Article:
I have a story I want to show you. It won’t take too long to read, a few minutes at most. It’s a story about trains, coins, Coke bottles, firefighters and hidden treasures. It’s about a flourishing Snowball bush and floundering family. It’s about summer, boyhood, and loss. It’s about never being able to go home again, and about never being able to leave home behind. It’s a true story … as true as a memory can be anyway. Please ignore any awkwardly-inserted, ham-handed literary devices.
It was a late August Saturday … maybe. It was always Saturday in the summer. I was nine, or maybe ten. I don’t recall what I had for breakfast, but I had business in town so I started walking early. I don’t know exactly what time it was, maybe 8 am, but none of the other boys were out and about. I couldn’t wait for any sleepy heads. Our home was infested with chronic anger and sometimes I just needed to be alone anyway.
There were three or four trains that ran before noon each day. I had a task for each of them. I carried an old tin lunch box. It was mostly yellow with some rust, or mostly rusty with some yellow. Ignore that sentence please. It was old and dented, but I had a new one anyway, one embossed with NFL helmets: the Cowboys, the Falcons, and others. The worn lunch box contained at least 100 copper pennies and one slick nickel.
I arrived at the twin tracks just as the first train reached the singular city crossing. I wished I had left a few minutes earlier. I walked atop the ties past the town proper to the place where the tracks passed under a signaling trestle and between two parallel stands of Loblolly pines (Pinus taeda).
I opened the box, stuffed the lone nickel in my short’s pocket, and began lining the rails with the pennies. Just as I placed the last one, I heard the first shrill whistle and felt the tracks beginning to shake. I watched from the pines as the engine, and then the box cars, and then the caboose, sped past.
As soon as the rails quieted, I searched the gravel for the pennies, some were mashed so flat that Lincoln’s face was unrecognizably stretched. Each was compressed in different ways and into different shapes, like copper snowflakes. Some of the coins had vibrated out of danger before being crushed. I collected the survivors, placed them back on the tracks, and waited for the next train. I repeated this ritual till every coin was flat, found, and returned to their lunch-box coffer. It was about noon when I completed my task.
On the way home, I stopped by the city fire station. The station had the best Coke machine, the model with the door that opened reflexively with the insertion of a nickel. Each frigid, greenish, red-topped bottle waited safely in its niche. A cap remover and collector was provided for your convenience. If I had a nickel, I couldn’t pass without sampling six ounces of the real thing. No subsequent beverage would ever be so satisfying.
The firemen were always pleasant and welcoming. Firefighters usually are. There’s something about a person willing to sacrifice their own life for no power and little money. They are a very special group of people.
The lieutenant, or captain, or whomever, the one with the anachronistic mustache, always let me climb on the running boards of the engine. Like Vonnegut, or whomever, I can think of no more stirring symbol of man’s humanity to man than a fire engine. He even let me hold an ax. I recall its heft and its sharp point. He told me not to drop it on my toe. I said thanks, drank my Coke, gathered my treasure, and headed home.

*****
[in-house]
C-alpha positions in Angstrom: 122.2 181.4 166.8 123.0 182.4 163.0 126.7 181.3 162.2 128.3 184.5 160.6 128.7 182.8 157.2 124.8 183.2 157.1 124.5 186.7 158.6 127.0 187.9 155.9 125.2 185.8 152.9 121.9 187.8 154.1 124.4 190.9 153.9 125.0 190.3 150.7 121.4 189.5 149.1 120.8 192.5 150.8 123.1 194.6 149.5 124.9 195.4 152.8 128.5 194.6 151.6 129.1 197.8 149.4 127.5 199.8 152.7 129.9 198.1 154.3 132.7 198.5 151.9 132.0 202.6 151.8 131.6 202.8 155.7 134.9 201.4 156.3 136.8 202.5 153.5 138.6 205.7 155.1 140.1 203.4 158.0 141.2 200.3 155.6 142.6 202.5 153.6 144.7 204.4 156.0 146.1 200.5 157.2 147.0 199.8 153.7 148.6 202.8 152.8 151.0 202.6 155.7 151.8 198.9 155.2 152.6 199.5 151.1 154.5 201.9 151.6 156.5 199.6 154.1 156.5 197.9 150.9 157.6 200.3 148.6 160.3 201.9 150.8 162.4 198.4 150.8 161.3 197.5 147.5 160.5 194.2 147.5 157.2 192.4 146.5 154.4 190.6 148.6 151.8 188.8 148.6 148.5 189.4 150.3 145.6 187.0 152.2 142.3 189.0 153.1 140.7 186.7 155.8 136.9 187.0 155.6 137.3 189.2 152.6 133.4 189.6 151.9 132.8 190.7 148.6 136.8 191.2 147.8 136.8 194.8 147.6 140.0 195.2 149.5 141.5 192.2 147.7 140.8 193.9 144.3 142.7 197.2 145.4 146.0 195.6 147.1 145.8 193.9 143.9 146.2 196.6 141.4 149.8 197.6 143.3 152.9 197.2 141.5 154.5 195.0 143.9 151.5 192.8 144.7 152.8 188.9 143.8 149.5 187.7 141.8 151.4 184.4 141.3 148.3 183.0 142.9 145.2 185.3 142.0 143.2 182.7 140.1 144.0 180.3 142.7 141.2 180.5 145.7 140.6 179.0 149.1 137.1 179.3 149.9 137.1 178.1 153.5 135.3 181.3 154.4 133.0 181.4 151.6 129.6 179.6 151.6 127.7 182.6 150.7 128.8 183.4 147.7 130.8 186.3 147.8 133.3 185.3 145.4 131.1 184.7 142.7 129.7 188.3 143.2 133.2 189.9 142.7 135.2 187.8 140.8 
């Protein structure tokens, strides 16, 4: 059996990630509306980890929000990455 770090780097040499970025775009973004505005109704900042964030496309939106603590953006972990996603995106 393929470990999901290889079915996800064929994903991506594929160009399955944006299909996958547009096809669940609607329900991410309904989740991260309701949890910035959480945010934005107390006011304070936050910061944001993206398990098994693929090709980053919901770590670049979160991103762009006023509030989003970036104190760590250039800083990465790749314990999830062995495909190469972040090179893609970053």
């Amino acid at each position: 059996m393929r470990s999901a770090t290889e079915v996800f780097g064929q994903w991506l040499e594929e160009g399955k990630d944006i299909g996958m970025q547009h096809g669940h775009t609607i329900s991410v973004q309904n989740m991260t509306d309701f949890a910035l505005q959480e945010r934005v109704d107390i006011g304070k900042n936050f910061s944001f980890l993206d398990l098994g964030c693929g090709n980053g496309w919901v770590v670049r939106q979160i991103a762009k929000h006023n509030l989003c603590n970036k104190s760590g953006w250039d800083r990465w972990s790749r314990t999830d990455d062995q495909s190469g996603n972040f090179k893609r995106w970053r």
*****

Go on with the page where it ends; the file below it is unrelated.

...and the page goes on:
On the West-facing wall of our tiny house, the sunny side, my mother had been digging a ponderous hole for several days to contain an equally-ponderous Viburnum macrocephalum a rich lady on the next street had given her. The excavation was almost three feet deep. A tall smooth-handle shovel still stood upright in the pit. I used the shovel to dig the crater a little deeper. I opened the worn box and looked at, and then handled, my fortune for the last time. I closed and latched the lid, placed the treasure chest in the cavity, and covered it up.
Later that afternoon, my mom planted the Viburnum above the coins. She tamped the loose soil to remove any air pocket and then watered the shrub well. I never told her about the coins. I never told anyone. I cloistered them in that manner because I knew that If I buried them anywhere else I would continue to dig them up till they were no longer precious. The flower flourished, even if my family didn’t. I got married and moved away and made my own family, one that flourishes like that viburnum.
It’s still there you know, almost half a century later. And no, that’s not a literary device. I try to drive by there almost every summer in the blooming season. It’s quite the specimen, and I know there’s a fortune there if I ever need it.
Alan Caldwell lives in Carroll County Georgia, but is working on moving to his rural property in the mountains of Northeast Alabama. He has been married to his lovely wife, Brandi, for 33 years. He has one son, Caleb, who is a firefighter, a daughter-in-law, Chelsee, who is an emergency room nurse, and a grandson, Asher. Alan has been teaching for 27 years and spends much of his free time outdoors or reading. Alan has been collecting stories, mostly about his family, for over 40 years, but has just begun writing them.